First, let me say that I love my dad, and he’s one of a kind. But we argue about the fact that he still carries an old flip-phone and won’t trade it in for a smartphone. At 77 years old, he refuses to update his phone, because he admittedly doesn’t like change. “Why would I get a new phone when this one works perfectly fine?” he asks me. My response seems to fall on deaf ears when I say, “New phones can receive pictures and texts from your teenage grandchildren, give you updates on the stock market throughout the day, and then be used as a sound-soother to help you sleep at night.” For a second, he considers how handy and efficient a new phone might be. Unfortunately, that second passes, and he looks at me and says, “I don’t want a new phone, and that’s it.”
Changing the way we think about something is hard to do, especially when we’ve developed a very strong opinion. Cell phones aren’t the only thing my father has taken a stand on. When I told my father a couple years ago that I was going into the mortgage industry to specialize in reverse mortgages, he looked at me like I had just told him I was going to sell illegal drugs. “Why are you opposed to a reverse mortgage?” I asked. His answer was textbook outdated thinking, “Because it eats up your home’s equity, and it’s not a smart thing to do unless you’re poor.” Unfortunately, this is one of many misconceptions people have about how reverse mortgages work and shows a lack of understanding about how they have evolved. Since then, I have been on a crusade to educate seniors like my dad who continue to hold on to what they think they know about reverse mortgages.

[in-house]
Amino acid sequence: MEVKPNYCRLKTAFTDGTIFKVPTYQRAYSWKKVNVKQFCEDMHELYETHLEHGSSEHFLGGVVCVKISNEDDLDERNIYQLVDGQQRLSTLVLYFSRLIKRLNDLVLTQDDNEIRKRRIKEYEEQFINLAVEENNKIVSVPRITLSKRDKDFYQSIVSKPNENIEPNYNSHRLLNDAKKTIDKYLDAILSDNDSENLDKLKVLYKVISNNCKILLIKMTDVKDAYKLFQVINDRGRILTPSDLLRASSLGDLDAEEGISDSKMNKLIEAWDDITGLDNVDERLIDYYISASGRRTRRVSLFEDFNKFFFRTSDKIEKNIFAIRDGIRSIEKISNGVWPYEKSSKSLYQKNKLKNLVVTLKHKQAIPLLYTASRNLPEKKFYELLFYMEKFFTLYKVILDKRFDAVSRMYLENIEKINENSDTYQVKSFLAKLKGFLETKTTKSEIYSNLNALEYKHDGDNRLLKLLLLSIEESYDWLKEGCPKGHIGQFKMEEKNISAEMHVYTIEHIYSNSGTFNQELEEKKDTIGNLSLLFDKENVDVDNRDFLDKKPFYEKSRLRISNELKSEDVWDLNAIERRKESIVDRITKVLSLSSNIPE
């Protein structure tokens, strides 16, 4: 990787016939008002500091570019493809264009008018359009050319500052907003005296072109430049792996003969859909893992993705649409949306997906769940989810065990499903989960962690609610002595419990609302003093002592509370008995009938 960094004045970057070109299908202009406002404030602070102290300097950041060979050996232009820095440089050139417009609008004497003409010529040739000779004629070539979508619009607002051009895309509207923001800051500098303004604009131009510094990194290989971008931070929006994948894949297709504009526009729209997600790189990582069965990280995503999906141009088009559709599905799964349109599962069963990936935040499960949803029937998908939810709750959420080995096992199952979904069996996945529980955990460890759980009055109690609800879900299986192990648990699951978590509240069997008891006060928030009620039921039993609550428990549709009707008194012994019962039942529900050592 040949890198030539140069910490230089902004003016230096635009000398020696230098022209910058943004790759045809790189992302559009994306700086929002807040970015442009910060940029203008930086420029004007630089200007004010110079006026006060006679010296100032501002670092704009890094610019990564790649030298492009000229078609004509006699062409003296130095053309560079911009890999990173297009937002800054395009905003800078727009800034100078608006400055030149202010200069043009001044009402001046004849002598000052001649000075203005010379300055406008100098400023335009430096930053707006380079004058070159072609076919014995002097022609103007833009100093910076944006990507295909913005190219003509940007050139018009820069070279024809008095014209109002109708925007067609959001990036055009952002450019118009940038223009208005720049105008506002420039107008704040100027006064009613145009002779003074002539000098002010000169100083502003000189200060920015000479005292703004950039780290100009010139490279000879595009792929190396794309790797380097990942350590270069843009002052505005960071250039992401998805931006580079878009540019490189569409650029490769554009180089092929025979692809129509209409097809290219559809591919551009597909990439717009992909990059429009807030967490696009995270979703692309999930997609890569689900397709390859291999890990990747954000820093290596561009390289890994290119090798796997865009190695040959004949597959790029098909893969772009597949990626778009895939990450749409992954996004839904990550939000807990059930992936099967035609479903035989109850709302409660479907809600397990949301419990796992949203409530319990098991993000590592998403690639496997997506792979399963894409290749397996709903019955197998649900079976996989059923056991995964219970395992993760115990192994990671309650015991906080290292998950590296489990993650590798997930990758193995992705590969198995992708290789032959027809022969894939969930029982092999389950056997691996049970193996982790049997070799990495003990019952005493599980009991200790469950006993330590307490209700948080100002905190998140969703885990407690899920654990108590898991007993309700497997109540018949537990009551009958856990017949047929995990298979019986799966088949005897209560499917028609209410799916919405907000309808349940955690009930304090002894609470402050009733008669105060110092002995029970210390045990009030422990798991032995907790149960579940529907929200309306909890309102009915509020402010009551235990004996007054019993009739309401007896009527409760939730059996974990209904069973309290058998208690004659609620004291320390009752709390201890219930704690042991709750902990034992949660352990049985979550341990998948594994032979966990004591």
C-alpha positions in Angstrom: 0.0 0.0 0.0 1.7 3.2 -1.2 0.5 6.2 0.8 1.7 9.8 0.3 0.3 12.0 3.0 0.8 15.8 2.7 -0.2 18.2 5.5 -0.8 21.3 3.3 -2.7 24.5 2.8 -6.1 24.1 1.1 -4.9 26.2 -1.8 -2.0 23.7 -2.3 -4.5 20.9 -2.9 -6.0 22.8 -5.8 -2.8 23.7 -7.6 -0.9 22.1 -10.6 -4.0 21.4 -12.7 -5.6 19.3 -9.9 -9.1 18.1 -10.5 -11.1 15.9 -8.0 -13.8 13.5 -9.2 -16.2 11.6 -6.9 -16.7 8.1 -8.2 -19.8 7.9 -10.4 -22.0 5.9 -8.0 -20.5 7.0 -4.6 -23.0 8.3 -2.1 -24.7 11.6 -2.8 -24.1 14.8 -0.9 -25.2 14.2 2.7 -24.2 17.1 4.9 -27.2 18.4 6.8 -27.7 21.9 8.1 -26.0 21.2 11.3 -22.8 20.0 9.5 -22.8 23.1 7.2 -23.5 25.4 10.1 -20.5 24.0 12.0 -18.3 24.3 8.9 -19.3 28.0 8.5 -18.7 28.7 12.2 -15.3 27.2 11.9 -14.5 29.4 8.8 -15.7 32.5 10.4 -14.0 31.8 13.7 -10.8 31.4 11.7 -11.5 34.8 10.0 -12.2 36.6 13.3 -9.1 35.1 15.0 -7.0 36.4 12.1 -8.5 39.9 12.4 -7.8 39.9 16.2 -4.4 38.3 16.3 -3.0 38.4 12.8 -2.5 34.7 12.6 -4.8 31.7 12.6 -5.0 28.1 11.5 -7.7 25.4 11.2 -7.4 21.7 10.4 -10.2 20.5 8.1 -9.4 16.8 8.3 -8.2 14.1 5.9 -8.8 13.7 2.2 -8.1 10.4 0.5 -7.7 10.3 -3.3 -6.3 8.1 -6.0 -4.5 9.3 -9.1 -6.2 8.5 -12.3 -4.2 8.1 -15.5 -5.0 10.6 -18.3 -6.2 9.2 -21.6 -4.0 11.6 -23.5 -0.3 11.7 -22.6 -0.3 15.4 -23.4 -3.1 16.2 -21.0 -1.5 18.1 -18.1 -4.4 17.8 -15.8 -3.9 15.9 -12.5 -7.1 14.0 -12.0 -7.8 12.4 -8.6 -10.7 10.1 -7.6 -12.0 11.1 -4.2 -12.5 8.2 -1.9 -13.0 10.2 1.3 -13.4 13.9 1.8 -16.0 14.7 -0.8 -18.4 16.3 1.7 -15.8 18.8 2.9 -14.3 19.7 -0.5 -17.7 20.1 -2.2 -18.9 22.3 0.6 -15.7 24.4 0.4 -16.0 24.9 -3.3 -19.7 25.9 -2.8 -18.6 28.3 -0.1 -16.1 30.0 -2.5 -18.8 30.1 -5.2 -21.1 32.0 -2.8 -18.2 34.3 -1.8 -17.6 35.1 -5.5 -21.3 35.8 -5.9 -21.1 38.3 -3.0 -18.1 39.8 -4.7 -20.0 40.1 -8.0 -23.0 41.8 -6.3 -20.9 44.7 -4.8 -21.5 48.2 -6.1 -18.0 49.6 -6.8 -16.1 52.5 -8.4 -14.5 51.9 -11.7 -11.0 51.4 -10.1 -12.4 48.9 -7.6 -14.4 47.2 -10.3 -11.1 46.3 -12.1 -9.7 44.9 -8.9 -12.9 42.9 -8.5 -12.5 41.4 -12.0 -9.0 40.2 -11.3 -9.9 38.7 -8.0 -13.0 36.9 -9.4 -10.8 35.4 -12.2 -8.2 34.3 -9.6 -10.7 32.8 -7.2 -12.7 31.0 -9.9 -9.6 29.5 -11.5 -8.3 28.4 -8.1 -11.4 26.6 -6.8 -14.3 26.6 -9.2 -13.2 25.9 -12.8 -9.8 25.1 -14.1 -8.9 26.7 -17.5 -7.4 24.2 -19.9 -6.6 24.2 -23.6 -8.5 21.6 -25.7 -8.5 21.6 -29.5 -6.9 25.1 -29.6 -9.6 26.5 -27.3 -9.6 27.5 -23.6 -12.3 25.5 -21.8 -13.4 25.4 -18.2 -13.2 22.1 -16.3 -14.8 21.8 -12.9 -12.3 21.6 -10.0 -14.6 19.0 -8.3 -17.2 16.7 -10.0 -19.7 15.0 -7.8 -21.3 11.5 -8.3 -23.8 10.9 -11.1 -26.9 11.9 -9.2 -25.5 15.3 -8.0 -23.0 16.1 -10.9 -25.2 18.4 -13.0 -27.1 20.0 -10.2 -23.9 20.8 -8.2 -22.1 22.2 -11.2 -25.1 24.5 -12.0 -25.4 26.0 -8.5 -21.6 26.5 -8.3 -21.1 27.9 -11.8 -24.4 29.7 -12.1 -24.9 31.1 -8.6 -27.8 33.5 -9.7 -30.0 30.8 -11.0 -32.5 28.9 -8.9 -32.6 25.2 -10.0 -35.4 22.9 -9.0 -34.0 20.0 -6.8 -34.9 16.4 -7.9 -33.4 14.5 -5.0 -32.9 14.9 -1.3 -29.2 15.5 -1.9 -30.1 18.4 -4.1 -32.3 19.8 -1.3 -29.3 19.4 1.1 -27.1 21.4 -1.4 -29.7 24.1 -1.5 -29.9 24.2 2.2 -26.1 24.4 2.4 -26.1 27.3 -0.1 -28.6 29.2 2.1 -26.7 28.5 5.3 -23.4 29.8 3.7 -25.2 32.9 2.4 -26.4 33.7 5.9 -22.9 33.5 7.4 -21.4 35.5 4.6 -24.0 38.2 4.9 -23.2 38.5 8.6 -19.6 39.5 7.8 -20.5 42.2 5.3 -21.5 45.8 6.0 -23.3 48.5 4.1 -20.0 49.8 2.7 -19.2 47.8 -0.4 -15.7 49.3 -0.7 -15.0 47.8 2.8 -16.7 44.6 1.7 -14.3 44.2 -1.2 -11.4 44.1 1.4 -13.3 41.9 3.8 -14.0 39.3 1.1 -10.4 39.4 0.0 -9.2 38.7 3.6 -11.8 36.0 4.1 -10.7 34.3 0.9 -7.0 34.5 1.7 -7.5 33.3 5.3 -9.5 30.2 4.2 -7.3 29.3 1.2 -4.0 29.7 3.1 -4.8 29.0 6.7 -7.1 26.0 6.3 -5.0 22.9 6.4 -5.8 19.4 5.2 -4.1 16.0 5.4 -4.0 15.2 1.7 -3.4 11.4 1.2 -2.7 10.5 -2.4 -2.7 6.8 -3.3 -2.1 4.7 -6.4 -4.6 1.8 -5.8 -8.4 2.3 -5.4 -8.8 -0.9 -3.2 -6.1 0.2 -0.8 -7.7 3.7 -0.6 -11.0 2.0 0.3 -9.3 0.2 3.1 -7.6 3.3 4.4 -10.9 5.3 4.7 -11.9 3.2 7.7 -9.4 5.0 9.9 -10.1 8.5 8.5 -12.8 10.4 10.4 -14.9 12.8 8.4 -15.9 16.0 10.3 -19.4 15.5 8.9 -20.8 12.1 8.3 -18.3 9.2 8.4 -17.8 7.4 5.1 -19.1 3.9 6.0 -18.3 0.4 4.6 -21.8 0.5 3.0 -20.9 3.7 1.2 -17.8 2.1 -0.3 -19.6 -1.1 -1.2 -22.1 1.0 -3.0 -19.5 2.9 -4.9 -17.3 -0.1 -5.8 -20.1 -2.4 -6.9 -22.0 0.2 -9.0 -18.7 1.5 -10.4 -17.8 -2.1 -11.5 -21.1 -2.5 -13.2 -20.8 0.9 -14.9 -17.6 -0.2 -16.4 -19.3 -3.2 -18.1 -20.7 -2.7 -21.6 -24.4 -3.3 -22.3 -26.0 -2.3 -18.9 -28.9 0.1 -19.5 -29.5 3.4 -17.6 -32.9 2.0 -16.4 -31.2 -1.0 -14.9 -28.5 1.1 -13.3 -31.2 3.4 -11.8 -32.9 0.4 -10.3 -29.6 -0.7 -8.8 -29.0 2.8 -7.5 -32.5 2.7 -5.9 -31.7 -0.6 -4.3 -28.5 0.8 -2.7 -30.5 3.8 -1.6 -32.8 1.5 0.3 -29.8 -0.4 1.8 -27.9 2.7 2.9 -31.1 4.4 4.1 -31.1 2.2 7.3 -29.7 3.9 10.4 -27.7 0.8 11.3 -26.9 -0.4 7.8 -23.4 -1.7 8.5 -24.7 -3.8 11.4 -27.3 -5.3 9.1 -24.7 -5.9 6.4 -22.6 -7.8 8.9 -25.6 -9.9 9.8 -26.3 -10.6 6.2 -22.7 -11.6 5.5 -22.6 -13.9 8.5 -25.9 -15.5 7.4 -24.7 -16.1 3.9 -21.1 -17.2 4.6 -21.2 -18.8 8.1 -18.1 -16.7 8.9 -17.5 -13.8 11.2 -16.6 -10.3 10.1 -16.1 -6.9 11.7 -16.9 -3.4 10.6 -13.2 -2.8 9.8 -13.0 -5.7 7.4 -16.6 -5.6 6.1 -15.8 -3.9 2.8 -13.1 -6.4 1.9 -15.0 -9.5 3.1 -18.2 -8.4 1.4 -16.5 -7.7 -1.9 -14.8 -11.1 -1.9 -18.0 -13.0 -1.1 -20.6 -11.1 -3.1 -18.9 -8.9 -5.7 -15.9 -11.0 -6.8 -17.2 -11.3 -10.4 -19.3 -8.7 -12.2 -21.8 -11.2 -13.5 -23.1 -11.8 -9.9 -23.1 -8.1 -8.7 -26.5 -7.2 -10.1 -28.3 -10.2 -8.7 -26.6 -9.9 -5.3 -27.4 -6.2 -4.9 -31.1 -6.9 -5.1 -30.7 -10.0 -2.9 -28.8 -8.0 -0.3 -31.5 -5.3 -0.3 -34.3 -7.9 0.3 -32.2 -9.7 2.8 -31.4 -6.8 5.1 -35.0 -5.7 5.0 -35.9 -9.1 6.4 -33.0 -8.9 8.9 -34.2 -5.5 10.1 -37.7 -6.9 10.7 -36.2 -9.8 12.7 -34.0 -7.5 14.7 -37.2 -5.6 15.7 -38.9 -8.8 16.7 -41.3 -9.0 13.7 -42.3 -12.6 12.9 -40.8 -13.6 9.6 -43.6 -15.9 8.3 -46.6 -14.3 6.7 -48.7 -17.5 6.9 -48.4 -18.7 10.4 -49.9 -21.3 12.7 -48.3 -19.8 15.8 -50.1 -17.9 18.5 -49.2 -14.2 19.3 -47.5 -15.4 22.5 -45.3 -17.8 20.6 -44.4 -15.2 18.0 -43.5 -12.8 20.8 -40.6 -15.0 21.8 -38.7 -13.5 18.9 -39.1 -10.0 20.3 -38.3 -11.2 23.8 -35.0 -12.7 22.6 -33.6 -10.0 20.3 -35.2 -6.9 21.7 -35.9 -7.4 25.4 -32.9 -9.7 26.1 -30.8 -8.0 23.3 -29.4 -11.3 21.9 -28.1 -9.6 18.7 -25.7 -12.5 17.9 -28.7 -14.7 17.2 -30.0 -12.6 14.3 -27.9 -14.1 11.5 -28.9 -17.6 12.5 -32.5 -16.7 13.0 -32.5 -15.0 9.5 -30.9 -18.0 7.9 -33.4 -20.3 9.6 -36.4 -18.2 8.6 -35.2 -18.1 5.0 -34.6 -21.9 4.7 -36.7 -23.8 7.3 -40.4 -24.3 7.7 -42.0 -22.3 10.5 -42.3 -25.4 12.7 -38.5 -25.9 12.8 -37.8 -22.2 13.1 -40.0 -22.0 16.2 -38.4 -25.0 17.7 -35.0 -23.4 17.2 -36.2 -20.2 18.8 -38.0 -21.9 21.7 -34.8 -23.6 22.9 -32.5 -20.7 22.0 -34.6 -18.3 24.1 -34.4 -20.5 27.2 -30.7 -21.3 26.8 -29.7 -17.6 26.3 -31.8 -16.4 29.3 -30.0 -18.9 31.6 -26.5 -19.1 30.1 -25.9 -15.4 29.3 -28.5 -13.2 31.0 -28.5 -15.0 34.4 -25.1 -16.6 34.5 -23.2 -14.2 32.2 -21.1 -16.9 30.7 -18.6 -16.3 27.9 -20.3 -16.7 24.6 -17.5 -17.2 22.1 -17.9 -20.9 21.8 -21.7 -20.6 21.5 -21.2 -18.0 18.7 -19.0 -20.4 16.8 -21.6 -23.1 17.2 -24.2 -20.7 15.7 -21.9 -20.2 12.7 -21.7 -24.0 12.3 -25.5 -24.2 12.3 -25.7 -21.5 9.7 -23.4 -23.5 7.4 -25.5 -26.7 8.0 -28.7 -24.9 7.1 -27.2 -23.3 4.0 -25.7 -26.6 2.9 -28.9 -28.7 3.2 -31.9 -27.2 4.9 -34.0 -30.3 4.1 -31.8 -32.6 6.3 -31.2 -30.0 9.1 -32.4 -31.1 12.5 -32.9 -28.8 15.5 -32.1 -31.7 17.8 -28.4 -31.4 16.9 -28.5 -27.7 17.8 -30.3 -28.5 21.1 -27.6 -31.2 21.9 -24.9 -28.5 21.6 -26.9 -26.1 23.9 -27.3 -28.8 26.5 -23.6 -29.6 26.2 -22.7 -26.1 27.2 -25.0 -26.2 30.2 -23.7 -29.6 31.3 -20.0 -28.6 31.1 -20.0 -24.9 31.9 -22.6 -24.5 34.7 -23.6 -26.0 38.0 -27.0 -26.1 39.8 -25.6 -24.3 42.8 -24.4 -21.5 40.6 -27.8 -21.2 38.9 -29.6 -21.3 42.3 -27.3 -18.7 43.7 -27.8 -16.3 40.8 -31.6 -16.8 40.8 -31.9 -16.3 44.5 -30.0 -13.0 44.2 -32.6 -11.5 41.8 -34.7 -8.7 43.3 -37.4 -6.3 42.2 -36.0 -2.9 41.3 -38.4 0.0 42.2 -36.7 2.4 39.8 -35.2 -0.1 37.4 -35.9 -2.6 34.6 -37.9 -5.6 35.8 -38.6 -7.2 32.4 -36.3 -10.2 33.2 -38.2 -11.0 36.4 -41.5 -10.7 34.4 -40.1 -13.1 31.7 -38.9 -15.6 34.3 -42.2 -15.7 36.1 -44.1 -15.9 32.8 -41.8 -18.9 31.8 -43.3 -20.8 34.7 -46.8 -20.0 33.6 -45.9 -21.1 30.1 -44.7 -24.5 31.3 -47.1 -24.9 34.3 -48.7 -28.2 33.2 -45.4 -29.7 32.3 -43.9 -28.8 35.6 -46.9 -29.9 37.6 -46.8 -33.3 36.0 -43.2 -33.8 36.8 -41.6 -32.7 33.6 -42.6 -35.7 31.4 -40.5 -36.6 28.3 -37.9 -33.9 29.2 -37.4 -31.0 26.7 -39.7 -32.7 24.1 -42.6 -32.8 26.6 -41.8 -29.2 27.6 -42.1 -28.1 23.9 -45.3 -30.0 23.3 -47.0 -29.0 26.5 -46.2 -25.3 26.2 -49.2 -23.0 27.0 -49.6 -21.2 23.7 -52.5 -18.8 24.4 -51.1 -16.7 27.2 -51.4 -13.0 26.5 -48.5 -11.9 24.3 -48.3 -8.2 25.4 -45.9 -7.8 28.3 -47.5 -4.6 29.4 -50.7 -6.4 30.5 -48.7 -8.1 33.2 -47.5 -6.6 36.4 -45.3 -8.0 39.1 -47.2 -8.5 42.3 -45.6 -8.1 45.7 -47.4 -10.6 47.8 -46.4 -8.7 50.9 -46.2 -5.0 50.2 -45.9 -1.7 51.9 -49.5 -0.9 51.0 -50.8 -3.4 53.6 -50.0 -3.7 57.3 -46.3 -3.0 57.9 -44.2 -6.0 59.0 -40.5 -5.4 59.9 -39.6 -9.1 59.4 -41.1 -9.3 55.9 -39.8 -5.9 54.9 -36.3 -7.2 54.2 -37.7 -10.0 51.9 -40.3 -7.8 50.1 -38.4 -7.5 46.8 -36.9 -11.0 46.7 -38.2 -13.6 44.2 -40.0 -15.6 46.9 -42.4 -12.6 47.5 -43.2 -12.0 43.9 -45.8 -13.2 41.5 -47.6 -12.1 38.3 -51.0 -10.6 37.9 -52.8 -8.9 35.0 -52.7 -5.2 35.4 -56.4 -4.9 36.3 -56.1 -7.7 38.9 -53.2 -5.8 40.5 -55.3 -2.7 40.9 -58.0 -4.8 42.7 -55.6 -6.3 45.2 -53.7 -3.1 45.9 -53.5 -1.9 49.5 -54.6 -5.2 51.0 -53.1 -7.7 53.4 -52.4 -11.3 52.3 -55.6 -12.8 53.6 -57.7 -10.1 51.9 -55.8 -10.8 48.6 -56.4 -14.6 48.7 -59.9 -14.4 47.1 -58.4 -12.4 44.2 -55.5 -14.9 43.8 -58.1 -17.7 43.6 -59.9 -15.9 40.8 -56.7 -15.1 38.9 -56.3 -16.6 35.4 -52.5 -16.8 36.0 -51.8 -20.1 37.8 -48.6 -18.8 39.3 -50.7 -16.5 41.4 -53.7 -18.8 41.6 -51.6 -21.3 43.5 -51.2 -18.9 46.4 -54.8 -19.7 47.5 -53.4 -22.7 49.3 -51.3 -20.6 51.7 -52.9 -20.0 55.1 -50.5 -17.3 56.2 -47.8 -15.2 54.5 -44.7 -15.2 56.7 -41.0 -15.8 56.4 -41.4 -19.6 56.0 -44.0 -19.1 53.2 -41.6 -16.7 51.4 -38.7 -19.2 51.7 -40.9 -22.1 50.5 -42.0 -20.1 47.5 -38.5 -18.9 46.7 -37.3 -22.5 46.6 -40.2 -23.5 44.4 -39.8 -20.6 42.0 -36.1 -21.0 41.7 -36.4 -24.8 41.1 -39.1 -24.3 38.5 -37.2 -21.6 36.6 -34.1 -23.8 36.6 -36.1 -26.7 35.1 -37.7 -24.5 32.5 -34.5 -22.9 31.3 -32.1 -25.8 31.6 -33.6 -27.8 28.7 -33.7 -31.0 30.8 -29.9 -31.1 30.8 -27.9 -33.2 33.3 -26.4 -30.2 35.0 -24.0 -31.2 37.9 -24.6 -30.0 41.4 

Many well-respected economists and financial planners have jumped on the “Reverse Bandwagon” after recently published research has shown that doing a reverse mortgage at age 62 will lead to a better retirement with a higher net worth. When I share this research with seniors, I love to see the “a-ha” moment when they see how a well-planned reverse mortgage strategy can help preserve assets, increase cash flow, hedge against inflation, and improve the quality of their retirement.
Has my dad seen the light when it comes to reverse mortgages? Yes.
Will he upgrade his phone? Never.